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Lethbridge Herald Newspaper Archives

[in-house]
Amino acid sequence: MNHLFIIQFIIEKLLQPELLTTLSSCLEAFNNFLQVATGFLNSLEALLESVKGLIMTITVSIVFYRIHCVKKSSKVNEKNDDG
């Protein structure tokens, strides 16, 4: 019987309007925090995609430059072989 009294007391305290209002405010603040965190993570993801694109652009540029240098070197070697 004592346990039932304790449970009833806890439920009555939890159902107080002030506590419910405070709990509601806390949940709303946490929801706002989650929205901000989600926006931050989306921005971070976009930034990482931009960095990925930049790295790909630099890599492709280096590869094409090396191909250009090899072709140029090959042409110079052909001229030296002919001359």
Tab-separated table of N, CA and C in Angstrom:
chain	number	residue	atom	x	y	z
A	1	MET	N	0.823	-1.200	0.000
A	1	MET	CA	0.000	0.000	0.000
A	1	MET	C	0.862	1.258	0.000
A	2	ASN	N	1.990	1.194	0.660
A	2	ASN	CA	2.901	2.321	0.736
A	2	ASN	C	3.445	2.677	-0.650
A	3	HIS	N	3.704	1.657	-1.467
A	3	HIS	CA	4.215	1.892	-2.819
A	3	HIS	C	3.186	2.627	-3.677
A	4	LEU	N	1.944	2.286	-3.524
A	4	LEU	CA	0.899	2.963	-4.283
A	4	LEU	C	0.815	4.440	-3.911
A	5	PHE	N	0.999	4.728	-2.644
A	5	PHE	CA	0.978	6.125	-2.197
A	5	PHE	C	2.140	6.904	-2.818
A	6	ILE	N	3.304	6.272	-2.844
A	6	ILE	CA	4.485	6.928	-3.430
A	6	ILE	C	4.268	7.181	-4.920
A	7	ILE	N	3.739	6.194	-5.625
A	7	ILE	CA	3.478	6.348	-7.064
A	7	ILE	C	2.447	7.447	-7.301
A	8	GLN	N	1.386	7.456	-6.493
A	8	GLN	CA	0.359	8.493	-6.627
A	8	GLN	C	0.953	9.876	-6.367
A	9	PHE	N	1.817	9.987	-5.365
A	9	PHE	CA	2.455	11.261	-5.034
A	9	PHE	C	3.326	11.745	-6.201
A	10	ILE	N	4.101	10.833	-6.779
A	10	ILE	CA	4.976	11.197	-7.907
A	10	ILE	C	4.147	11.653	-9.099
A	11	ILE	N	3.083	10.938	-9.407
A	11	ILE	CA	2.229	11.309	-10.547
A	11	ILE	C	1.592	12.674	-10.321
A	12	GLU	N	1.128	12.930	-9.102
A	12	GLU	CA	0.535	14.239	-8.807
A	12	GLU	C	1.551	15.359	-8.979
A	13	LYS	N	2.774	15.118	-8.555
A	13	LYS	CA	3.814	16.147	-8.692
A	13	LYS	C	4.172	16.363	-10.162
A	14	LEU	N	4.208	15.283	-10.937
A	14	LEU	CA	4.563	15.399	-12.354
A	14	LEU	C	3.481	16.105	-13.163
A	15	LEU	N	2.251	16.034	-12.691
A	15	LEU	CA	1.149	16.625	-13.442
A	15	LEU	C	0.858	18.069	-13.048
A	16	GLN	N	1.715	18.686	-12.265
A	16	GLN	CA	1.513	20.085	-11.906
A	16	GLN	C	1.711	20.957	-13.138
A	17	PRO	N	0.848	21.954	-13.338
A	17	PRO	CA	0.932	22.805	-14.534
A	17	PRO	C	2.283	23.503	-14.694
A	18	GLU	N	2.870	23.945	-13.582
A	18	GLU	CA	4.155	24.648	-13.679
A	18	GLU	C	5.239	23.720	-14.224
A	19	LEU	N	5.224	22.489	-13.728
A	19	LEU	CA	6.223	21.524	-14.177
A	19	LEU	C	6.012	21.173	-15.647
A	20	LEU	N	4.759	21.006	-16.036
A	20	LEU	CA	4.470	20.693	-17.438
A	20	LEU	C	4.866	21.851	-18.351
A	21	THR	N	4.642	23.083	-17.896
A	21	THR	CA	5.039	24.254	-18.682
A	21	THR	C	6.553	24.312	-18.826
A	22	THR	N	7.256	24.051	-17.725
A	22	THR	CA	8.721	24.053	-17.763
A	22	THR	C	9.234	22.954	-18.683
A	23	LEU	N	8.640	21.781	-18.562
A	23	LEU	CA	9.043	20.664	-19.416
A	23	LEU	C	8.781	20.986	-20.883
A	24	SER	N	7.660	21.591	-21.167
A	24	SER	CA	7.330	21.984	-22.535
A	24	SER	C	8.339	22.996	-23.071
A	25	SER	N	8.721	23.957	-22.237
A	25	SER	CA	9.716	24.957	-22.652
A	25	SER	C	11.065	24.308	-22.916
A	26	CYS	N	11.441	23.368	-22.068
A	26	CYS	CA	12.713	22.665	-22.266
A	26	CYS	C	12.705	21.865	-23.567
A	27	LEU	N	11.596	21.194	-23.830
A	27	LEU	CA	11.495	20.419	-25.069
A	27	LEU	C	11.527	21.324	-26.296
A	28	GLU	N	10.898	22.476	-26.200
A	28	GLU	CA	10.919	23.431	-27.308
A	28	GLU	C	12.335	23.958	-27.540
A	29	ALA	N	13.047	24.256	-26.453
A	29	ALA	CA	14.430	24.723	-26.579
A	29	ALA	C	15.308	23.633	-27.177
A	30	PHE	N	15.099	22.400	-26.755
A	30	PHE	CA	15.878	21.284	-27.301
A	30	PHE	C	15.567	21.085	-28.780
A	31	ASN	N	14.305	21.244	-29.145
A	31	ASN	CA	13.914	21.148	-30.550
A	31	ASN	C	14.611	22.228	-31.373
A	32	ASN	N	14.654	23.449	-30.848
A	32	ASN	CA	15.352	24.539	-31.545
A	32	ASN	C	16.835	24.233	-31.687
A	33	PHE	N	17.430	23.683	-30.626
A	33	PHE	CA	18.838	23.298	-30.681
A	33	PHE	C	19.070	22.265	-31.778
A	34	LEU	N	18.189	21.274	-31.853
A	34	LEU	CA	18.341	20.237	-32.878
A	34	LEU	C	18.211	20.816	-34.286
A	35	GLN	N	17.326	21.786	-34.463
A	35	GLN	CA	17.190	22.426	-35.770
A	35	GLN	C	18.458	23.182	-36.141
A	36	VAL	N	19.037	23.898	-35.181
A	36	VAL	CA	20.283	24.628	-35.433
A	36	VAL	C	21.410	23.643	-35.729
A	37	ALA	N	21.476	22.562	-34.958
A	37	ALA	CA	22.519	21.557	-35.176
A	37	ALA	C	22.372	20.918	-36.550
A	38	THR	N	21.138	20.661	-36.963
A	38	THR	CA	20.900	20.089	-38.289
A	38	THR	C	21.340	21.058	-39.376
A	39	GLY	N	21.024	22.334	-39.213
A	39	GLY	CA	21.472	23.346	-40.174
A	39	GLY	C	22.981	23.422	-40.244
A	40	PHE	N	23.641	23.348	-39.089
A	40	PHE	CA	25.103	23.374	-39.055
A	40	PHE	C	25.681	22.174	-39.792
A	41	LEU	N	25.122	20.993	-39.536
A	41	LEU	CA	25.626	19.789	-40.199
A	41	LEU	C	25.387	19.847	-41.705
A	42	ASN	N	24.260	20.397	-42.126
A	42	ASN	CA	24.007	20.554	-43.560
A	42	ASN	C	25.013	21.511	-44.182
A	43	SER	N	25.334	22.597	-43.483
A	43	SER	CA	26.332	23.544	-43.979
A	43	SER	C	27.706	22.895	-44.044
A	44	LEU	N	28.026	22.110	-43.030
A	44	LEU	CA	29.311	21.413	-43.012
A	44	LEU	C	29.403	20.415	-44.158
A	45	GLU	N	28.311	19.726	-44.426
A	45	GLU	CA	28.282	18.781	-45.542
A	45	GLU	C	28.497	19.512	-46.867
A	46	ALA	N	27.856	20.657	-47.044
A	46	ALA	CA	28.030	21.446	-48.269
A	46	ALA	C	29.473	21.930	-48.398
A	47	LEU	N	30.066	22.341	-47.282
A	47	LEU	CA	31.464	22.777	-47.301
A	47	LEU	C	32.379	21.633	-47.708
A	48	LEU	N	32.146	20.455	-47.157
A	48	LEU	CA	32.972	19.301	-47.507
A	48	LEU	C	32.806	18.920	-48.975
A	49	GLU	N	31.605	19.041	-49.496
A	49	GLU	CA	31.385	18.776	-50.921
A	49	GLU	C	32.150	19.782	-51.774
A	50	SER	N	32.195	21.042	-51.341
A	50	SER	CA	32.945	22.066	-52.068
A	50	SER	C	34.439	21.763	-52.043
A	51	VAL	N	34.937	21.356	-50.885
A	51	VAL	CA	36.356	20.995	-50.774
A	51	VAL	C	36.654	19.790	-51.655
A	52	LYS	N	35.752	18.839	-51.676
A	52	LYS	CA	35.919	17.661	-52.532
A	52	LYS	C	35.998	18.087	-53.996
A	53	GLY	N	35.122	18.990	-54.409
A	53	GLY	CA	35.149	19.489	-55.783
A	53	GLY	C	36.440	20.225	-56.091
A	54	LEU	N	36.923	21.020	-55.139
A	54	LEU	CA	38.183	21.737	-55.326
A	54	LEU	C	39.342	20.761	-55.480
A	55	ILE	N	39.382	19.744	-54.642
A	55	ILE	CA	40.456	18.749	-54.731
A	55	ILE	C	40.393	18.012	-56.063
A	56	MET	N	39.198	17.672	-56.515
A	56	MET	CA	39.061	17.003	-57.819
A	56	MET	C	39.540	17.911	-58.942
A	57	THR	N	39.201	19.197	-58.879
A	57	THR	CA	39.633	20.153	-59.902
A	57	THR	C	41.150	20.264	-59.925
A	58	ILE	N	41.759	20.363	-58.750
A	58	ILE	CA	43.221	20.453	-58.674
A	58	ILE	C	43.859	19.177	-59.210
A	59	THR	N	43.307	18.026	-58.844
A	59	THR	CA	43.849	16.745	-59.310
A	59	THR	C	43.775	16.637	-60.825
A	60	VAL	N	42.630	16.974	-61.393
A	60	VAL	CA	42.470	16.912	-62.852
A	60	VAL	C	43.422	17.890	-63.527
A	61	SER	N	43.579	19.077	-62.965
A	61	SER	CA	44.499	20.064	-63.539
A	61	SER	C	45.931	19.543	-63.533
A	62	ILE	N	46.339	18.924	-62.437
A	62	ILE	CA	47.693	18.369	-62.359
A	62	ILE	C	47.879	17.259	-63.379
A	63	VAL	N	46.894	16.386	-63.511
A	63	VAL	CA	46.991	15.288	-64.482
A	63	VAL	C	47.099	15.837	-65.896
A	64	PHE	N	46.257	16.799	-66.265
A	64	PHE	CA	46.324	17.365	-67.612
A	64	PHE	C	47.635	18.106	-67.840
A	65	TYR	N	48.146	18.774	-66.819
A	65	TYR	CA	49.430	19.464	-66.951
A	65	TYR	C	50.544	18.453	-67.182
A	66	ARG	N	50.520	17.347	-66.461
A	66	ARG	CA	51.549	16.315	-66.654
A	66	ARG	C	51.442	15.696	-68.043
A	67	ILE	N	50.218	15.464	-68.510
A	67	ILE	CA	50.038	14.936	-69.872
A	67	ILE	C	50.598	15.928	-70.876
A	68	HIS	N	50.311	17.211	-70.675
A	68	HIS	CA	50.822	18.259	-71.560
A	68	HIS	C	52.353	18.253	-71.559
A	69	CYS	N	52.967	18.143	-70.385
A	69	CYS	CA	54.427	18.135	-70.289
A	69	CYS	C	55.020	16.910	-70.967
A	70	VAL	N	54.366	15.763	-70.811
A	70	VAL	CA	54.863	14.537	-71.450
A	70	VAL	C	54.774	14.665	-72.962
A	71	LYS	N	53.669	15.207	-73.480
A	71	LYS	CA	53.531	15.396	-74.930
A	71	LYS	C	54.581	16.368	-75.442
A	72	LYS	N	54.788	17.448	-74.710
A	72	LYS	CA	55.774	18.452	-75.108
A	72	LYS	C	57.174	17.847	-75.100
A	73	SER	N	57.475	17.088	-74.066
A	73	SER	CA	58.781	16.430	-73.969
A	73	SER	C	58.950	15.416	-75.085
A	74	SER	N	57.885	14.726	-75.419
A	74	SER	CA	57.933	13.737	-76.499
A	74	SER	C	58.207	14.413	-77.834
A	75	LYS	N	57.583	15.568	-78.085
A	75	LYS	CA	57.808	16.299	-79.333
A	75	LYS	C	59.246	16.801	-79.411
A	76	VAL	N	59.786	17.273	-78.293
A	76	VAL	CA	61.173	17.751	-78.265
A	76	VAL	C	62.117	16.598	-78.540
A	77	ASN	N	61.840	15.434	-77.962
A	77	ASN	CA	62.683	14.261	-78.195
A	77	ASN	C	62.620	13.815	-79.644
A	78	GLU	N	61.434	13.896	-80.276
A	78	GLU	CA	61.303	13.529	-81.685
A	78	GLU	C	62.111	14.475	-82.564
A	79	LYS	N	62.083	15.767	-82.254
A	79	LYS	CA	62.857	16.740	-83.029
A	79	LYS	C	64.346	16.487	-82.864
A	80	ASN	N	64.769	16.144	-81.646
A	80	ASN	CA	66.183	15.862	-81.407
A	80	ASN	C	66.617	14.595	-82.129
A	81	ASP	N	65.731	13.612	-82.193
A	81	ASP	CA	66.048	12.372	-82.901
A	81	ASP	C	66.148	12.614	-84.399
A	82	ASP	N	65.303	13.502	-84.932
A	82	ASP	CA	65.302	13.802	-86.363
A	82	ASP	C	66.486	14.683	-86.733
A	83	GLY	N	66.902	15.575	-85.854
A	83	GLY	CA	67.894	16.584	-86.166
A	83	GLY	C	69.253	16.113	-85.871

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Lethbridge Herald, The (Newspaper) - October 24, 1974, Lethbridge, Alberta 2 THE LETHBRIDGE HERALD Thursday, October 24, 1974 Hews In brief AOC expansion sought EDMONTON (CP) The Alberta Opportunity Company would have its capital increas- ed to million from million under an amendment introduced in the legislature Wednesday by Industry Minister Fred Peacock. The increase would raise the number of loans and loan guarantees made by the com- pany to help develop and ex- pand small business in Alber- ta. UNEF mandate extended UNITED NATIONS (Reuter) The Security Council decided Wednesday night to extend the mandate of the UN peacekeeping force in the Middle East for six months, until April 24. The force, known as UN Emergency Force, has been on duty in the area for a year, having been sent in by the council following the ceasefire which halted the Oc- tober, 1973, Arab-Israeli war. Thieu fires ministers SAIGON (AP) President Nguyen Van Thieu forced four members of his cabinet to re-, sign today in an attempt to quiet criticism from the U.S. and political demonstrations against his regime in South Vietnam. Those fired included Thieu's cousin, Information Minister Hoang Due Nha. Informed sources said Nha had angered South Vietnam's generals and the U.S. embassy by limiting their access to Thieu. Hondurans stranded TEGUCIGALPA, Honduras (AP) About Hon- durans still are marooned by floods from Hurricane Fifi and are threatened with star- vation, an official of the Organization of American States reports. OAS representative Fer- nando Hernandez de Aguera appealed to the other members of the organization Wednesday to send helicopters for a rescue oper- ation. Separatists watched PARIS (Reuter) French police allowed two Quebec separatist kidnappers to re- main in France during Prune Minister Pierre Trudeau's of- ficial visit here this they had to report to police every three hours, police sources said today. The sources said Jean Marc Carbonneau and Jacques Lan- ctot, who took part in the kid- napping of British diplomat James Cross in Montreal four years ago, were not sent to Corsica during the Trudeau visit as they had been during a recent trip here by Quebec Premier Robert Bourassa. Elevator men to strike VANCOUVER (CP) Members of the International Union of Elevator Construc- tors, Local 82, voted 99 per cent Wednesday night to take strike action again after more than years without a contract. The 300 members could be on strike by the end of next week if the companies do not accept an industrial inquiry commission report, a union spokesman said after the vote. The union said 72-hour strike notice would be served immediately on the four com- panies involved Otis, Montgomery, Dover and Westinghouse. Escaped convicts sought MONTREAL (CP) An all- out police search is under way for five convicts, described as extremely dangerous, who es- caped from the Laval max- imum security prison Wednes- day with the help of a woman visitor who smuggled in three revolvers. The escaped prisoners were identified as Jean-Paul Mer- cier, 29, Richard Blass, 29, Pierre Vincent, 29, Edgar Roussel, 28, and Robert Frap- pier, 27. Minutes after the escape, police took a 22-year-old woman into custody for questioning. She was describ- ed as a friend of Mercier. Homeowner grants late EDMONTON (CP) Municipal Affairs Minister Dave Russell says his depart- ment is having difficulty mail- ing special homeowner grant cheques to Alberta senior citizens because of a staff shortage. Mr. Russell, in an inter- view, said the government is two to three months behind in making the payments and a special four-man bureau now has beenicreated to alleviate the problem. British school bombed LONDON (Reuter) Harrow school, one of Britain's most famous public schools, was the target for a bomb attack Wednesday night, only 24 hours after a blast at an exclusive London club. -d? saving measures, coupled V5 tf> Wlln accelerated U.S. oil cA5 production 9 OrrfCAl MESCWFTION CO. Chickens die HALIFAX (CP) About chickens died Wednes- day following the failure of an emergency generator used by a Nova Scotia poultry firm since last weekend's storm cat electricity. Commons transport debate erupts into furore Defence accuses Dean of 'sacrificing' Mitchell WASHINGTON (AP) De- fence lawyers at the Watergate cover-up trial are trying to portray star govern- ment witness John Dean as a person willing to sacrifice anyone to save himself when the cover-up began un- raveling. William Hundley tried Wednesday to get Dean to ad- mit he tried to get Hundley's client, former attorney- general Mitchell, to step forward and take responsibili- ty for the Watergate break-in. "You didn't have any infor- mation that Mr. Mitchell was Kissinger aiming at new arms pact Police said a bomb weighing between three and five pounds was placed in a window sill of a house occupied by three teachers and their wives. Nobody was hurt, but the ex- plosion badly damaged the building, about 200 yards from the main part of the 500-year- old school, which numbers among its most famous old boys wartime leader Sir Winston Churchill. Study backs fuel saving WASHINGTON (AP) -The United States government's still-secret Project Independ- ence energy study strongly supports mandatory fuel- MOSCOW (AP) U.S. State Secretary Henry Kissinger presents Soviet leaders with a series of op- tions today for a new treaty limiting offensive nuclear weapons. Details of the United States proposals were not disclosed, but an American official told reporters the U.S. is prepared to join the Soviet Union in negotiations for a broad agreement instead of concentrating on restricting the development of missiles with nuclear warheads. An agreement on guidelines for the arms negotiations would be approved by Presi- dent Ford and Soviet Com- munist party chief Leonid Brezhnev at a meeting the Russians have proposed be held during the president's visit to the Far East next month. American officials consider Kissinger's visit a major test of Soviet interest in negotiating an extension of the 1972 pact limiting some offen- sive nuclear weapons. That agreement expires in 1977, and the two governments have agreed in principle to work out a new treaty valid until 1985. Kissinger also hopes to win Soviet acquiescence to his plan of step-by-step, separate negotiations between Israel and each of its Arab adver- saries in the Middle East Also on the agenda for Kissinger's talks are the deadlocked negotiations in Vienna to reduce U.S. and Soviet forces in central Europe and the talks in Geneva on European security and co-operation. Kissinger also may take up recent observations by U.S. reconnaissance satellites in- dicating the Russians are building what could be new launching sites- for intercon- tinental ballistic missiles. Arabs agree on Syrian proposals RABAT, Morocco (AP) Arab foreign ministers have approved a militant Syrian resolution as the basic work- ing document for an Arab summit meeting opening Saturday. But Egypt indicated it will go along with U.S. State Secretary Henry Kissinger's step-by-step approach toward an Arab-Israeli settlement Egypt President Anwar Sadat endorsed the Syrian de- mand for Israeli withdrawal from all Arab lands occupied in the 1967 war and said Egypt would permit no bargaining over the right of the Palestinians to self- determination. responsible for the Hundley told the former White House counsel. "Yet you join- ed in a plan to have him step forward because that would save you." Hundley was the second de- fence lawyer to cross- examine Dean, the first government witness in the trial of five former Nixon ad- ministration and campaign aides accused of conspiring to block the investigation of the Watergate break-in. John Wilson, lawyer for H. R. Haldeman, former White House chief of staff led Dean to relate how he took for his honeymoon from a cash fund kept by Haldeman in the White House. "Didn't it lay on your con- science at all that you spent money that didn't belong to Wilson asked. "I was prepared to account for it at any time I was asked replied Dean. During the cross- examination, Wilson accused U.S. District Judge John Sirica of being "palpably un- fair." "Now listen, Mr. Wilson, you know me, you've known me for the judge replied. "I'm as much interested in getting the truth out as you are." Used car lot Vehicles that have travelled their last mile, but have parts worth many miles yet begin to pile up behind the eight- foot fences at Marshall Auto Wrecker's 30-acre yard at Sunnyside east of the city. This summer city council gave Mar- shalls until June 1, 1975, to complete the move from their 2nd Street location. OTTAWA (CP) An ex- periment in parliamentary chemistry exploded in Trans- port Minister Jean Marchand's face Wednesday night when the Commons started studying some 1974-75 spending estimates. Things bubbled smoothly through 90 minutes of treasury board estimates, but the experiment boiled over when the transport depart- ment estimates came up for consideration. There was a breakdown in Winnipeg mayor wins ninth term WINNIPEG (CP) Win- nipeg Mayor Stephen Juba, who has become something of a local political fixture during his more than two decades in public office, won another landslide victory Wednesday and .a ninth consecutive term of office. Mr. Juba's victory was never in doubt from the time results started coming in, .and he was more than votes ahead of his four op- ponents combined when the final results were tabulated. A relatively light turnout of voters gave Winnipeg a city council relatively unchanged from the present one. The Independent Citizens' Elec- tion Committee lost a few seats, but still emerged with 30 seats and a majority on the next council. Nine New Democrats, nine nelndependents, one Com- munist and one member of the newly formed Civic Reform Coalition round out th 50 member council. Elsewhere in the province, Brandon Alderman Elwood Gorrie was elected mayor of Manitoba's second largest city with a clear cut victory over three others. New rules will affect immigrants from China Herald Ottawa Bureau OTTAWA Immigration Minister Bob Andras said Wednesday that new regulations announced Tues- day will affect the flow of im- migrants from Red China to Canada after all. In what appeared to be a set up question and answer session, the minister contradicted in the House of Commons a statement he had made in the House the day before to the effect that the regulations would not affect the flow of immigrates from Red China. Prime Minister Pierre Trudeau had announced that some from Communist China would be coming to Canada. Andras was asked in the House Tuesday by Arnold Malone River) whether they would be affected by the new regulations, requiring applicants who are not de- pendents of residents of Canada to have a pre- arranged job or willingness to work in an occupation where there is a shortage of workers before being approved for im- migration to this country. The minister stated at that time that the arrangement with the Red Chinese govern- ment concerned only "spon- sored relatives" Andras said that the move- ment from Red China includes nominated relatives of Cana- dian residents as well as spon- sored relatives. communications between the two sides of the House as points of order, questions of privilege and just plain shouting took over. Spokesmen for the four par- ties had agreed to spend limited time on several departments, sitting as com- mittee of the whole House, something opposition members had been de- manding for about five years. In 1968, the estimates were turned over to more than 20 specialized committees because the government felt this was the best way to streamline an increasingly onerous workload. The experiment with six de- partments was the govern- ment's response to the opposi- tion criticisms. Between 2Vz and three hours had been allotted for cosidera- tion of Mr. Marchand's esti- mates. The House spent three hours duelling with him, but most of the time went up in unproductive smoke. It began when Mr. Marchand was late returning to the House after the two- hour dinner recess. There were some jeers and catcalls when he showed up a few minutes after the House sat again at 8 p.m. It simmered for a while as several opposition members questioned the minister, un- successfully at first, about federal freight rate subsidies paid to the railways. It blew up when Progressive Conservative transport critic Don Mazankowski (Vegreville) had his 20-minute question period cut short by Albanie Morin chairman of the House committee. Mr. Mazankowski, Eldon Woolliams Party Leader Robert Stanfield and others were on their feet in succession, com- plaining that Mr. Marchand was unwilling to answer ques- tions and about Mme. Morin's rulings. "We've got a good bunch here Mr. Stanfield observed, his voice sharp with sarcasm. I've been in legislatures for about 25 years and I've never seen such a farce as The situation got worse as the night wore on and the end result was that few of the op- position questions were answered by the transport minister. Coin exporter convicted HAMILTON (CP) Leslie Hames (Bud) Hamilton, 44, of Hamilton was convicted Wednesday of unlawfully ex- porting 1968 or pre-1968 Cana- dian silver coins to the United States from May 23 to Oct. 16, 1973. His wife, Lillian Patricia, 43, was acquitted by an 11- member jury after it deliberated for four hours. Hamilton was remanded in custody until Nov. 7 for sentencing. Prostitution paid off loan, woman testifies at inquiry MONTREAL (CP) The Quebec Police Commission in- quiry into organized crime beard testimony Wednesday from a young woman who said she was coerced into a prostitution ring after borrow- ing 1300 from a loanshark to help a friend. The woman, whose name was ordered withheld, said her friend introduced her to loanshark Gerard Fortier. Her friend had asked her to borrow the money from For- tier, explaining he would not advance her any more funds because she already owed him too much, said the woman. She testified it was the same destitute friend who later warned her to repay the loanshark and introduced her to the head of a "hostess ser- vice" which was actually a prostitution ring. MP's life not what Jones expected OTTAWA